Gradually, I’ve been accepting that I cannot realise all my grand ideas.  I must finish the last one first, or just write it down until such a time that I might be able to start and complete the task. I stopped buying fabric many years ago, with exception of needing it to finish a project. Once my stash has dwindled, then I can buy more, one piece at a time. 

But for now, the project is this blanket.  Discarding whatever the original intention had been, a border of single crochet just to complete it, that it may be admired and used, rather than languishing in a bloated collection of ideas and aspirations. 

The problem of packaging

How full is your bin each week?

I put mine out last night, almost one-third full of household rubbish. This is a 240L wheelie bin, so that’s about 0.8 cubic metres heading to landfill. We have about that much each week, which means we send 4 cubic metres every year to landfill, and this is not counting the garden waste that we top up the bin with each week.

But, given that technically my bin is full every single week because we fill it up with dead palm fronds, grass clippings, and other garden waste, I’m actually sending 12 cubic metres of waste to landfill each year. That’s my bathroom crammed full of rubbish and spilling out the door. 

And we are just one house.

All that rubbish has to go somewhere, and the more waste we create, the more rubbish we have to find space for out of town.  And, all of that rubbish has come from somewhere: natural resources have been employed in the production and transportation of the original products. 

I think I can do a lot better in reducing our household waste. Here’s some thoughts:

1. Less packaging. The problem of packaging is that it is paper and plastic used for no other purpose than to contain a product for sale. Sometimes this is great! I love buying my milk in a bottle! My eggs come home un-cracked much easier if they are in their cardboard crate than if I’d bought them loose. The plastic bag inside the carton keeps the Weet-bix fresher for longer. But, I need to be more conscious of not buying over-packaged goods. Individually wrapped biscuits, rather than a large packet that is then kept in an airtight container after it is opened, for example.  Loose apples instead of pre packed apples. The largest appropriate size packet. 

2. Less disposable items. I have one child still in nappies, ¾ of which are cloth, and one child who wears a disposable nappy-pant to bed each night. We could use non-disposable options here, but have chosen not to. I’ve given cloth menstrual pads a go, but have chosen not to continue those. We also use toilet paper.  All other disposable items we keep to a minimum: plates, cups, paper towel, serviettes, cleaning cloths, baking paper, plastic food wrap, alfoil.  If it is a disposable item, and I can possibly get a second use out of it then I will. (Obviously, not toilet paper.)

3. Less food waste. I remember reading somewhere that 20% of food gets thrown away. Seriously? I get annoyed if my kids only eat half their meal and I have to put the rest in the bin, let alone food that hasn’t even been used. I try to only give my kids as much food as I know they will eat, and I find ways to use up all the bits of leftover foods in my fridge before they go off: soups, stews, bizarre combos of bits and pieces for my lunch. I also try to only buy as much as will get used before it goes off. The one area I could really improve in here is composting my peelings etc.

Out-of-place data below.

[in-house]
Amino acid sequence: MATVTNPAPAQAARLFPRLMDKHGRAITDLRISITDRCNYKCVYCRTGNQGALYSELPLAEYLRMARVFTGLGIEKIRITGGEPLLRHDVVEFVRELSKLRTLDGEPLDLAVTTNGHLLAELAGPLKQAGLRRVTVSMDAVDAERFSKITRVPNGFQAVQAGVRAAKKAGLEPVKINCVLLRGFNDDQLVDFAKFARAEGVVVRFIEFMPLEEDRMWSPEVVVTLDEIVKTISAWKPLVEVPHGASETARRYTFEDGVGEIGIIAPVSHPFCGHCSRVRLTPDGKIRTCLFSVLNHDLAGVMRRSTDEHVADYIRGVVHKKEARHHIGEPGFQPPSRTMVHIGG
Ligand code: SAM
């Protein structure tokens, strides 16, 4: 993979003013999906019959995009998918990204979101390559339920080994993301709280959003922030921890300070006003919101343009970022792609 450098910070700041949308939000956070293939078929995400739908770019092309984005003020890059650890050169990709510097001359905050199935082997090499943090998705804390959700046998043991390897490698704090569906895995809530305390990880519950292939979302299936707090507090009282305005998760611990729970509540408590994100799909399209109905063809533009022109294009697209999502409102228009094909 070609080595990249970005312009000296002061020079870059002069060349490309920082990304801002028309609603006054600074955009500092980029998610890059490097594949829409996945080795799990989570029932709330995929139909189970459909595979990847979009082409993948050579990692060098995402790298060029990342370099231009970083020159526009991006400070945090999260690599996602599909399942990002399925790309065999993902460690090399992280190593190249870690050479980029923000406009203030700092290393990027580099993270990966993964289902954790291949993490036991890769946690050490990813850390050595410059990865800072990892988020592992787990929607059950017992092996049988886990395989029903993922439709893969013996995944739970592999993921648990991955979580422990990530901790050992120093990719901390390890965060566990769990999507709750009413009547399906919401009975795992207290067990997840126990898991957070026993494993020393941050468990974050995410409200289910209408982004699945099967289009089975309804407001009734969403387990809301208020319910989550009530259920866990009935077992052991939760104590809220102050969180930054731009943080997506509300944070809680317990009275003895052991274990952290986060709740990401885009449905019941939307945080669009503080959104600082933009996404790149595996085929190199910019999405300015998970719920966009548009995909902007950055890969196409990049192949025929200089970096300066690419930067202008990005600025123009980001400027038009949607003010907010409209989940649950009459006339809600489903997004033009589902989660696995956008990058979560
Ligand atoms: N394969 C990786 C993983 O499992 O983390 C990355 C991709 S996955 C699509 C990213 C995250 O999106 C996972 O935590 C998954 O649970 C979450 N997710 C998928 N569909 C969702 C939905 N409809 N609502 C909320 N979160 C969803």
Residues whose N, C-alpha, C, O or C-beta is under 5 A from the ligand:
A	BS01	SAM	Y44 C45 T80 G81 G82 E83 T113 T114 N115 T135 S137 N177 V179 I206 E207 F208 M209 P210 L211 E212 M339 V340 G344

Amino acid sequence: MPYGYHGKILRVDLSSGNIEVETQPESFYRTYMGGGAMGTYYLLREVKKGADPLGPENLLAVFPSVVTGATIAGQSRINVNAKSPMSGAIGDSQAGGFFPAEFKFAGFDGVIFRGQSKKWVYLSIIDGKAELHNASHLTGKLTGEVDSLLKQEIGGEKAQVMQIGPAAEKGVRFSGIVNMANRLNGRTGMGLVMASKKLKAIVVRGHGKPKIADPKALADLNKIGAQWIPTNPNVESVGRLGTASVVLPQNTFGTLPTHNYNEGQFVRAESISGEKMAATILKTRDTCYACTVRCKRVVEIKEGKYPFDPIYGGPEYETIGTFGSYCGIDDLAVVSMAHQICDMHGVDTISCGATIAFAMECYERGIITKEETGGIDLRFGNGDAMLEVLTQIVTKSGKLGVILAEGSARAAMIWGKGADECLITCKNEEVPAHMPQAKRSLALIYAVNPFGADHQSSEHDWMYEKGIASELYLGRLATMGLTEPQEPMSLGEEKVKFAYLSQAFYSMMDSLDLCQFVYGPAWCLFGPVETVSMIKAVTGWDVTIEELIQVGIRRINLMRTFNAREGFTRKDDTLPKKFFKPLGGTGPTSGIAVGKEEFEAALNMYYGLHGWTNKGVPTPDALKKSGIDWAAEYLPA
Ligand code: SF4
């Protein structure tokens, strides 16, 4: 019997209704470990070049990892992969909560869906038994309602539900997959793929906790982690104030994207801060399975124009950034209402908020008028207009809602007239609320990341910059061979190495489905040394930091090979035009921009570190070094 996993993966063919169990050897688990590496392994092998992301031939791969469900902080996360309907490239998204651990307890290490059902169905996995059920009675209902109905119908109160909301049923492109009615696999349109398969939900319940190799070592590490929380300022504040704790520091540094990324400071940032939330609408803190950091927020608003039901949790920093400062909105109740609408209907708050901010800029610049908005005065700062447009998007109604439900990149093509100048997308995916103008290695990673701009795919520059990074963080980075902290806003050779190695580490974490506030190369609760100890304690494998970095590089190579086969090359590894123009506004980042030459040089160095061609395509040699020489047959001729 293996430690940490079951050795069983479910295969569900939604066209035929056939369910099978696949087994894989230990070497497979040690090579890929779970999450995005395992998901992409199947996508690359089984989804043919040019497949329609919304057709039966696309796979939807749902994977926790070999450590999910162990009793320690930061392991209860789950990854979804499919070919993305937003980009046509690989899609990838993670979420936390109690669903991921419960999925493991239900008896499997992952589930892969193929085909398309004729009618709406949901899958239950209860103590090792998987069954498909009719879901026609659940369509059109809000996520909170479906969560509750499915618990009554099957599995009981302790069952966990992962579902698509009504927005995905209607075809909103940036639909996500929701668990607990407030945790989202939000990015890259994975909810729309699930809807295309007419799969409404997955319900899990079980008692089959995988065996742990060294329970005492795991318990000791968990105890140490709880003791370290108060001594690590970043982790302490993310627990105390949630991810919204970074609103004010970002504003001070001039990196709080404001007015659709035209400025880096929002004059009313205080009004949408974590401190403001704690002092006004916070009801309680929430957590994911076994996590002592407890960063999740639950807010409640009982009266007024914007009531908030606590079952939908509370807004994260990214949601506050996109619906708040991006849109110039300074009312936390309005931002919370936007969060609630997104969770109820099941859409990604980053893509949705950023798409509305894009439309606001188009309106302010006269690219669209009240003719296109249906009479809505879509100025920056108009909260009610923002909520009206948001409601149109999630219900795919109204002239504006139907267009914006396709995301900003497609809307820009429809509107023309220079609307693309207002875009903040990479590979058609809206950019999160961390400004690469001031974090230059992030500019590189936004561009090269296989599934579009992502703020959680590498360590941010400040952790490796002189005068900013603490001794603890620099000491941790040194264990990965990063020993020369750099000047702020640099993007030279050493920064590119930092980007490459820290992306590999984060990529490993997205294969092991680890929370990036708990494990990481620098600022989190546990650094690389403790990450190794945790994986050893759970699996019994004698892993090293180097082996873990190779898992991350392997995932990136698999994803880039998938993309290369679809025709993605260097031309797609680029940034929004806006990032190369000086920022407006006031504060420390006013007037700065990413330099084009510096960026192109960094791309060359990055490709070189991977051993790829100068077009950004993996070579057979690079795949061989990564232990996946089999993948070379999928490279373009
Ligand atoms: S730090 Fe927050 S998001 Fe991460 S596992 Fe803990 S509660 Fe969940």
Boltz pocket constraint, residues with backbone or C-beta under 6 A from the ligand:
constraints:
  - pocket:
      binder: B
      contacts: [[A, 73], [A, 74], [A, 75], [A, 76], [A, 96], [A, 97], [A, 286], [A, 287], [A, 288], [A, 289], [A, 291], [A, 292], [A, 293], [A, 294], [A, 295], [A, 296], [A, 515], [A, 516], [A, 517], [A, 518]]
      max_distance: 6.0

4. Less garden waste. We do have a bin that gets collected by a private firm and the contents recycled into new garden products. I’ve looked into ways of reusing garden waste as mulch, but haven’t found anything that will work yet. A compost bin would make a small difference.  We don’t have a lot of lawn, but we do have a lot of trees that drops things and plants that need pruning.

5. Buying household goods that will last a long time. Cheap and nasty things that break easily are not good economy, and not good for the environment. I do okay at this.

6. Recycling as much as your local council will let me. All of our milk bottles, cardboard boxes, soft drink cans, paper and glass jars go into the recycling bin. It gets collected every two weeks, and ours is usually ¾ full.  Again, this has a lot to do with too much packaging! The less that needs to be recycled in the first place, the better. 

Any other ideas on reducing household waste? 

The problem of too many free samples.


This is not all of the samples hanging around my bathroom. I don’t know where I have acquired all of these, and I know that some of them have been lingering a long time. Perhaps there is a tiny cosmetics sample factory in my bathroom cupboard? 

I’ve saved plenty waiting for the right opportunity to use them. This will come in handy when we travel next time, to help keep our luggage down. Yeah, right.  Some of those sample packets have been with us to Brisbane and back too many times to count! I don’t really use as much as is in a sample sachet when we travel, or I know I will use more and so just take the bigger one. Or I plain forget. 

So, here’s my advice to myself, and to anyone who is overflowing with samples.  Use them. Don’t wait for the perfect time. Use them so they are gone but not wasted. 

What’s your samples hoard like?

It only goes so far.

I don’t know if you are like me, but I want it all.